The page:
Remembering Phyllis Steinbrecher

“Mensch” is a Yiddish word.  A great compliment, it refers to a person with admirable qualities:  integrity, honor, responsibility, goodness.  A mensch helps many people, in many ways, and in so doing enriches the world.

Phyllis Steinbrecher

Phyllis Steinbrecher

I’ve  only heard mensch applied to men — but if a woman can be a mensch, Phyllis Steinbrecher certainly was.

She was known for years as an educational consultant, working with teenagers (and their parents) in a wide variety of situations.  Wearing many different hats — instructor, guide, parent, therapist, friend, nag, cheerleader — she helped thousands of young people find the right place for college, and their future.

Phyllis never said simply, “Yale, Harvard, Brown” or “Bates, Bowdoin, Colby.”  She understood teenagers’ heads — and their parents.  A good part of her work consisted of telling moms and dads:  “Forget Princeton.  Your kid will love Colgate a lot more.”  And they did.

Another portion of her work involved finding therapeutic programs for kids who would never get to college, because they couldn’t graduate from high school.  Once she got them straightened out, then she got them into college.  It was always the right one for them.

I know all this because for two decades years I worked on educational projects with Phyllis.  One involved ghostwriting — with several psychologists — a book called You CAN Say No To Your Teenager. That was a terrible title — it really was about saying the right thing to your teenager, at the right time — but it was also one of my most enjoyable jobs ever.

For nearly a year the professionals and I met at Phyllis’s Weston home.  While eating wonderful food, they told stories of their clients; I then put their stories on paper.  What I remember most about those nights are Phyllis’s tremendous insights about teenagers; her excitement about every youngster she worked with, and her superb sense of humor.

A colleague in her Westport firm, Steinbrecher Consulting, said:

She has been my mentor, my advisor, my confidant and my dear, dear friend.  She was a remarkably accomplished woman who made everyone she met feel special.  I watched her touch hundreds of lives, and impact each one for the better.  Her gut instincts were spot on and she never minced words — but at the same time did so with grace.

Phyllis made her mark in educational consulting.  But she was devoted to many other causes — particularly breast cancer.  Since 2006 the Breast Cancer Emergency Aid Foundation — her creation — has helped hundreds of women by providing funds for important non-medical needs like rent, utilities, transportation, specialty bras, even baby-sitting during chemo treatments.  It’s a wonderful concept — one only a mensch could dream of, and make true.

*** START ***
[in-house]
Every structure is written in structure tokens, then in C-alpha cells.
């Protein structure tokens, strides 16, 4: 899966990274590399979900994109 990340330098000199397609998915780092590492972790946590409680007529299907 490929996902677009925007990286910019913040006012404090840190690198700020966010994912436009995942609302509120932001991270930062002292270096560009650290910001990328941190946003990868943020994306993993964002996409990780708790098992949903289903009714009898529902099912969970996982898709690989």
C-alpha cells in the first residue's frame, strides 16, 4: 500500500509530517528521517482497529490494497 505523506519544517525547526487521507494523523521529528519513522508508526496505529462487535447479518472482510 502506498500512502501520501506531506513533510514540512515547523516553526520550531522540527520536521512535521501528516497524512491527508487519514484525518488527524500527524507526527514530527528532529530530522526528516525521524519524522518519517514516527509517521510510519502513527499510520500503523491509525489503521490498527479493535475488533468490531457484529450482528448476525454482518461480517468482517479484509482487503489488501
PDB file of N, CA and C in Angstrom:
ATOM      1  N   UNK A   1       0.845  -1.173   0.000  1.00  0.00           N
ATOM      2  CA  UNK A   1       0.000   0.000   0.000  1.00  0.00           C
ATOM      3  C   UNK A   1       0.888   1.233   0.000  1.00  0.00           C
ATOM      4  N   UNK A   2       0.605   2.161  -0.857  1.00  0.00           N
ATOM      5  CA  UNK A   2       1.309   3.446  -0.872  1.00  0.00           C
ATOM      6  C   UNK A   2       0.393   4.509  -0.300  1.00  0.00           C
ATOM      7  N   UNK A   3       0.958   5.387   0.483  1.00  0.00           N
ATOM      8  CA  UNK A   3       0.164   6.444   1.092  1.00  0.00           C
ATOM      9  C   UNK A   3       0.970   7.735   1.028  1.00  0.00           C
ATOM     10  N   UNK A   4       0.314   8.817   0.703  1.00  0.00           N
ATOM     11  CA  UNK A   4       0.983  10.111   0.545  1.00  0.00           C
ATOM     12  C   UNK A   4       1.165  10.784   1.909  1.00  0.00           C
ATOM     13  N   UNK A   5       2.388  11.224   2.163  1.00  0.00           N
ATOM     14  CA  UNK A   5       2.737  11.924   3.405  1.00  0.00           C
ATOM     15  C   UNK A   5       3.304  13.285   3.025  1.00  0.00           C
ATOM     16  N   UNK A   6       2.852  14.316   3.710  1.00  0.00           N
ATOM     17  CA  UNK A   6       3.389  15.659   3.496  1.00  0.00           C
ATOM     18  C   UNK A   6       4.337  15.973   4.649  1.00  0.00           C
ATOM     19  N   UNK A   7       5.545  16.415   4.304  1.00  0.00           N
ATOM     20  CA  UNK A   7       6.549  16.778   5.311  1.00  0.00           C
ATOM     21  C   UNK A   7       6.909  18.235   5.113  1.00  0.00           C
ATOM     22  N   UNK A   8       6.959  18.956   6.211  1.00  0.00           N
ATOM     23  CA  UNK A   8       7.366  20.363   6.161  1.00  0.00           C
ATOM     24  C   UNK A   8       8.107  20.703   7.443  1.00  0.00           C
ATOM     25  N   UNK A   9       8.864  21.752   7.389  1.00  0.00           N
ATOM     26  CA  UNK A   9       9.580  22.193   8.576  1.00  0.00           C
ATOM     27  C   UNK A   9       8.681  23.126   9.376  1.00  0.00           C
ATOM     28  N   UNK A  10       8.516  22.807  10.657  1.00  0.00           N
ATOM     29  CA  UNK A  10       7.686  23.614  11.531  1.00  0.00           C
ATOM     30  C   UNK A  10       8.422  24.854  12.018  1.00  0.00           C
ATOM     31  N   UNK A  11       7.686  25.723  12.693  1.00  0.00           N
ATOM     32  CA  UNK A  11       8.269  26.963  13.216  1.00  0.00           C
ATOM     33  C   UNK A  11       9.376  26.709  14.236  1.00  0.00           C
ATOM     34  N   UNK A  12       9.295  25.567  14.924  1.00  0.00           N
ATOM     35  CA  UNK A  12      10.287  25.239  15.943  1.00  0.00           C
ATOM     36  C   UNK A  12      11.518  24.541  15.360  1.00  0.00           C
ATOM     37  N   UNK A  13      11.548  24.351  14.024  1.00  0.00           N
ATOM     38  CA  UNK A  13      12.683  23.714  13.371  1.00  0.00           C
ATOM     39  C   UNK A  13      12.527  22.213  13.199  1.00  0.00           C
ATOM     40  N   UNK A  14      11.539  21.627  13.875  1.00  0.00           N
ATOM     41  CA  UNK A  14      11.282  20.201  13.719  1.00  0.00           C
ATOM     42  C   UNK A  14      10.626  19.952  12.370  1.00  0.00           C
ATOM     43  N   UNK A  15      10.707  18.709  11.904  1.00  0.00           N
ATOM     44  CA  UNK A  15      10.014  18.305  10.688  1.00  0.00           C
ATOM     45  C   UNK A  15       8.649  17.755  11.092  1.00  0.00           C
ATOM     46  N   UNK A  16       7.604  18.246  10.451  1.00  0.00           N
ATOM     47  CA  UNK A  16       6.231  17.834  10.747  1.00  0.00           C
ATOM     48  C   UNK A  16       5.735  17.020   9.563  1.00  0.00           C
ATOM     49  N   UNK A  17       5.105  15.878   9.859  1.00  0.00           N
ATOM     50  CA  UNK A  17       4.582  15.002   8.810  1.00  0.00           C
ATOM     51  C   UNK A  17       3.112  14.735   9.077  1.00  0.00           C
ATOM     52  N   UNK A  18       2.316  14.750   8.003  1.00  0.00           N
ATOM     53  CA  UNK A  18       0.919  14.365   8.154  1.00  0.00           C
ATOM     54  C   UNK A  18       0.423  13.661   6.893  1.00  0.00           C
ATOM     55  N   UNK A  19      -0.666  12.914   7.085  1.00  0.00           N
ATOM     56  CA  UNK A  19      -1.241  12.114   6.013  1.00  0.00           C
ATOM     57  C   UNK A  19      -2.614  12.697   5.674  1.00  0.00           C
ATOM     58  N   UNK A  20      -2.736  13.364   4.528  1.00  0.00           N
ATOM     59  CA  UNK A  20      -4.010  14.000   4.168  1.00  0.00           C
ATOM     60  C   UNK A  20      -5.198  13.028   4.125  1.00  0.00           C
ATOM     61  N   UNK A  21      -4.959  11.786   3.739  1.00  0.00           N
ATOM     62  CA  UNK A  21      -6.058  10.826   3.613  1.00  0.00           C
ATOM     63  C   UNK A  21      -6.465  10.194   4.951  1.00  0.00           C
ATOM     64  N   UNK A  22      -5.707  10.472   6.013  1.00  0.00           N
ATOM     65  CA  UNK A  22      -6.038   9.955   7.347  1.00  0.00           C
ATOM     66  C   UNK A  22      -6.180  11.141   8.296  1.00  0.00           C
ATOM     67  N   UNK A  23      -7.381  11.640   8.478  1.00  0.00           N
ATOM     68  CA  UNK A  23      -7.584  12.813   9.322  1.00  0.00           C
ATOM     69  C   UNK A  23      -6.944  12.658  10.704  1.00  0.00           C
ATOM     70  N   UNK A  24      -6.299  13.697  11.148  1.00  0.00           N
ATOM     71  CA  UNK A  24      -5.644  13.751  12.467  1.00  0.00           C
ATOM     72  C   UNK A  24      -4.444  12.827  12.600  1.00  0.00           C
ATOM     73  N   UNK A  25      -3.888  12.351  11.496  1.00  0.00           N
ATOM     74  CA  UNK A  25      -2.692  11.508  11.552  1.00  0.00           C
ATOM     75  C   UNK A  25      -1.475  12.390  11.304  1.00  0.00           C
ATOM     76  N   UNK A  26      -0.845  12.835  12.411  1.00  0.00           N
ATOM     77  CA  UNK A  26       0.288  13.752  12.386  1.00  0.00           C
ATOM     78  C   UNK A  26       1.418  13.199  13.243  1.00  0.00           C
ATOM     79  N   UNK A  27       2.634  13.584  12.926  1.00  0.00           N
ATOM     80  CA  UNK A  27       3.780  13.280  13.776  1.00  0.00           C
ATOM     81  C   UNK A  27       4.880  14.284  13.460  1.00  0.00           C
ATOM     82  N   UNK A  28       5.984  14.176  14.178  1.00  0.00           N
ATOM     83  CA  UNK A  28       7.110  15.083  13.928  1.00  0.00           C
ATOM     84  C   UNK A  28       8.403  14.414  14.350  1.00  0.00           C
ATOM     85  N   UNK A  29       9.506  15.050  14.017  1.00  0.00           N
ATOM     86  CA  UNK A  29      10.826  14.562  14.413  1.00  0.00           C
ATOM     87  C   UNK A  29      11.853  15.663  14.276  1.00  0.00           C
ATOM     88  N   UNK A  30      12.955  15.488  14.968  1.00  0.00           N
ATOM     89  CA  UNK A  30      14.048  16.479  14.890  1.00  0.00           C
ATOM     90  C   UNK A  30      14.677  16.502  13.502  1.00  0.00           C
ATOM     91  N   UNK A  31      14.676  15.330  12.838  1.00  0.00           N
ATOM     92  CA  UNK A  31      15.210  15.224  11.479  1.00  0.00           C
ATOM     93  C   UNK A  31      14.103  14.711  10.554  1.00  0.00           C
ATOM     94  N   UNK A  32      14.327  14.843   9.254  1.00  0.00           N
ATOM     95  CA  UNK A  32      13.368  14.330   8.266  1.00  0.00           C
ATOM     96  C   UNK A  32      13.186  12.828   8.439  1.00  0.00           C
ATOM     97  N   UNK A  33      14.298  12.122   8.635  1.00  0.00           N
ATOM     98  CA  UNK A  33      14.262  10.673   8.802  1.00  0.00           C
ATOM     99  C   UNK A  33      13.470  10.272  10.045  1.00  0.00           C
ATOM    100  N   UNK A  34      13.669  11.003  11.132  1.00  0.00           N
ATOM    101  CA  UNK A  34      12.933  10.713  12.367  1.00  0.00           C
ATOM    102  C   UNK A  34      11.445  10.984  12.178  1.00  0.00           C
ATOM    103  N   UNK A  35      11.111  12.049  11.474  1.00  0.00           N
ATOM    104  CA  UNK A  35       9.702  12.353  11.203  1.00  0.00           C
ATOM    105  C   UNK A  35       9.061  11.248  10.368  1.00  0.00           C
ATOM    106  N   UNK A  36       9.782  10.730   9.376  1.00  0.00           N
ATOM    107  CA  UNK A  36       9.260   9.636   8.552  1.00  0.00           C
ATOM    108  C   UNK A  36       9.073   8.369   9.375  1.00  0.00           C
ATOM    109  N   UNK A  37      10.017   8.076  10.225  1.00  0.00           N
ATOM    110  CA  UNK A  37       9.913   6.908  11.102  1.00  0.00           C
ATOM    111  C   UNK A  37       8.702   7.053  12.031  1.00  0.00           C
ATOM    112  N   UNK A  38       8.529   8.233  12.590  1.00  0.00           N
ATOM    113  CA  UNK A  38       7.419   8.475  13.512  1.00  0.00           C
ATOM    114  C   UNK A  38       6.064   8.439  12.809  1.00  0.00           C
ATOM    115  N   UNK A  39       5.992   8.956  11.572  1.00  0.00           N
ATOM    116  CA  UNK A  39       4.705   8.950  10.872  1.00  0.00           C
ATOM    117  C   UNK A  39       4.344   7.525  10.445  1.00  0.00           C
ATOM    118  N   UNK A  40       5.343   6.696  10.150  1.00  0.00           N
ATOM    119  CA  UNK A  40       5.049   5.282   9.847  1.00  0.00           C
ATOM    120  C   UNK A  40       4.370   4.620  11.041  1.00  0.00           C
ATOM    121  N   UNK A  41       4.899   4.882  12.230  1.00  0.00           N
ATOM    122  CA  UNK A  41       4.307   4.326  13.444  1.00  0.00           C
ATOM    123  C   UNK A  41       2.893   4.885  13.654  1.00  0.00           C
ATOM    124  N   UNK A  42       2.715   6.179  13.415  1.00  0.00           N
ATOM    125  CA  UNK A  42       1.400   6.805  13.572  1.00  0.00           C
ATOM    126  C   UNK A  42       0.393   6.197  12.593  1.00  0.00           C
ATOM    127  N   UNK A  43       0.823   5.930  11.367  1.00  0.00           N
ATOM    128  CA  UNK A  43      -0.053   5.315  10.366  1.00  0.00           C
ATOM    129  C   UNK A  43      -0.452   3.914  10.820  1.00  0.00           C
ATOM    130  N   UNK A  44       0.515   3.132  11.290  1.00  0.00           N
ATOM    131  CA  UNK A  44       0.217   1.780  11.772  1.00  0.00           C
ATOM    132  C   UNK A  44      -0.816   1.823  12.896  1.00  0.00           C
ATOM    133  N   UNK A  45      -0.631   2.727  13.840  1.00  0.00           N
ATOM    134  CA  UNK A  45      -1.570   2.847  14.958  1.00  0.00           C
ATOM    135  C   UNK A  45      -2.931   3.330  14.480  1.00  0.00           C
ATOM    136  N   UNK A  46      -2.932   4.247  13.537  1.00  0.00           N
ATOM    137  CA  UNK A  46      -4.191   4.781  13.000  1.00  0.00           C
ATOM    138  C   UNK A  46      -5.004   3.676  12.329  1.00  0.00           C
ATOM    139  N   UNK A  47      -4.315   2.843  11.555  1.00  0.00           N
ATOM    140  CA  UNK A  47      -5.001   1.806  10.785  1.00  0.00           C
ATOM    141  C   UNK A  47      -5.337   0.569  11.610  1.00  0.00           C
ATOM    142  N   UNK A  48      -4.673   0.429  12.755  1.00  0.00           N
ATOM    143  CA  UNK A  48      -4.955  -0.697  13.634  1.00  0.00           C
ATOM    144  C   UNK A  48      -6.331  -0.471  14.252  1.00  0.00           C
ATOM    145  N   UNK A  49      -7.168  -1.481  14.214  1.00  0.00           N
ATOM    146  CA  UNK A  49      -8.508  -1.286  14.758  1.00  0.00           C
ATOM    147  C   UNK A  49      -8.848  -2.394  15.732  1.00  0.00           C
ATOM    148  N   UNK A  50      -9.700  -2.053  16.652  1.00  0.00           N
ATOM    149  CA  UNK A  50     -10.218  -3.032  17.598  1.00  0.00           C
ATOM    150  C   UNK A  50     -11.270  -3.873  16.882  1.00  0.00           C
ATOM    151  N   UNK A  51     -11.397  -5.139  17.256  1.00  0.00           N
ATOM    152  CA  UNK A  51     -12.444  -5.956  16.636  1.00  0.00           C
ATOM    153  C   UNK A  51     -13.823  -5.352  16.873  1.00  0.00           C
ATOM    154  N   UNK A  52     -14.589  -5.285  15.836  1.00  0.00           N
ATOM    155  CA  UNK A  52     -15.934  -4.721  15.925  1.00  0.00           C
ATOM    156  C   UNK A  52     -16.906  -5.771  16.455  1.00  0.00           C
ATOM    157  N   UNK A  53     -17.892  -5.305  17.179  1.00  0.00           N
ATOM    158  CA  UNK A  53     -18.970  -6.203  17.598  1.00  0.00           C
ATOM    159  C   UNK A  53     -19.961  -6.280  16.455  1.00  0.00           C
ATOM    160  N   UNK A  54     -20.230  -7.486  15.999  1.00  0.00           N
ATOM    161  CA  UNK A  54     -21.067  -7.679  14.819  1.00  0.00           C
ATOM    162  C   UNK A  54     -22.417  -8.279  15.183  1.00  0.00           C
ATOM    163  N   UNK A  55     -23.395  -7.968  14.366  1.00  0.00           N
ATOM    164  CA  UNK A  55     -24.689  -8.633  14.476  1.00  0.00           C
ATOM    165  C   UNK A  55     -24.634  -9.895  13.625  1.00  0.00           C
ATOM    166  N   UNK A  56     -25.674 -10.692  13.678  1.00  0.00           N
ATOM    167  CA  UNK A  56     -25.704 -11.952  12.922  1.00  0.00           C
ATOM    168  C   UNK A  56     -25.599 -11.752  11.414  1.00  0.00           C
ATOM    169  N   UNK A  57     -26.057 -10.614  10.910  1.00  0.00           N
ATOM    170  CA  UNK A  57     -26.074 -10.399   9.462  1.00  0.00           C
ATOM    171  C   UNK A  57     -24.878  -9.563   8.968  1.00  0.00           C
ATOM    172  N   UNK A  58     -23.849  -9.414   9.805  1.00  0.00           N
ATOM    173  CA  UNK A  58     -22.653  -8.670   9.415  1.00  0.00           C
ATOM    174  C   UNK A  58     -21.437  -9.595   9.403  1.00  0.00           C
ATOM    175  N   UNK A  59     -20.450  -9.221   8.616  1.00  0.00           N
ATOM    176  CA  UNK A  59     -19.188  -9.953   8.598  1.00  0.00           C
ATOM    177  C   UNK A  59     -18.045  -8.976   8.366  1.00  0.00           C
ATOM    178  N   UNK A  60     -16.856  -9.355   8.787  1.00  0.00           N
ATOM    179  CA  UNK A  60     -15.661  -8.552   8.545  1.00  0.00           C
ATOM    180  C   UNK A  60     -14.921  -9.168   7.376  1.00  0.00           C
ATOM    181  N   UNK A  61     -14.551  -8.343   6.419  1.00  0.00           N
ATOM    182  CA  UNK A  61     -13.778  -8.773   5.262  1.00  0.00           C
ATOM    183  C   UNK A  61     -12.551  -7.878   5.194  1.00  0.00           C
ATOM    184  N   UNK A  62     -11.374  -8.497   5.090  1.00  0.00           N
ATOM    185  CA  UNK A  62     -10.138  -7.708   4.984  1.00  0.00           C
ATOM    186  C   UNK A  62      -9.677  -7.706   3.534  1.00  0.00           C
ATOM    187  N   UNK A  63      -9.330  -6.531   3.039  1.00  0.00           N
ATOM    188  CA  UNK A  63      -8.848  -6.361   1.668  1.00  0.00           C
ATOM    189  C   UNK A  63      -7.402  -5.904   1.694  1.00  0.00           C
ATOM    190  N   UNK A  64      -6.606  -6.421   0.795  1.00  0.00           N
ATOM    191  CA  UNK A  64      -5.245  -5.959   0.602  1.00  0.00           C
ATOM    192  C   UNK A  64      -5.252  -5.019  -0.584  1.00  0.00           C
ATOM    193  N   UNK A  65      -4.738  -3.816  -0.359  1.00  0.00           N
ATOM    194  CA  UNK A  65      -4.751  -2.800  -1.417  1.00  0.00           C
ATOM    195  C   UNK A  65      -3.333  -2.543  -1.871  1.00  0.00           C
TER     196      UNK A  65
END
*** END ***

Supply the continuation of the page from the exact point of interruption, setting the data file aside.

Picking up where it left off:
Phyllis was interested in breast cancer because for decades she suffered from it.  She beat it a couple of times — along with several other health issues — but in the end it got her.  Phyllis died yesterday afternoon.

It’s a cliche to call someone a “quiet hero.”  I won’t say that about Phyllis, because she was not quiet.  She wasn’t loud, mind you — but you knew whenever she was around, and whenever she had her hand in something.  She was a mensch — and a presence.

I miss her presence already.

(Phyllis Steinbrecher’s life will be celebrated with a service tomorrow [Friday] at 12:30 p.m., at the Conservative Synagogue on Hillspoint Road.  Contributions in her honor may be made to:  Breast Cancer Emergency Aid Foundation, PO Box 616, Westport, CT 06881.)

4 responses to “Remembering Phyllis Steinbrecher

  1. Phyllis was a hero and inspiration to so many women who have been faced with a breast cancer diagnosis. I will miss her terribly.

    Susan Santangelo

  2. I met Phyllis about 6 months ago. My favorite day was when we met at Balduccis, she was with her granddaughter and she was feeling very good, and when she was wow, sassy, saucy, funny, smart and kind. I wish we could have spent many more times getting to know each other better.
    We will continue her dreams

  3. I just wanted to say how much my Mother adored Phyllis. Although she was long retired from her husband Steve’s law firm, she kept in touch with Phyllis and always looked forward to her letters, especially at this time of year.
    I will never forget the lovely gift she and Steve sent out to California when my oldest daughter, Alison was born. that was twenty five years ago and it seems like yesterday. My Mom told me so many stories about the wonderful work that she did and how much she meant to so many families and their children. My prayers are with you Phyllis and of course for Steve and the family. Your legacy will live on through all of your kind work and the fruits found in the happiness and success of all those that you cared to guide.

  4. Pingback: In Honor Of Phyllis | 06880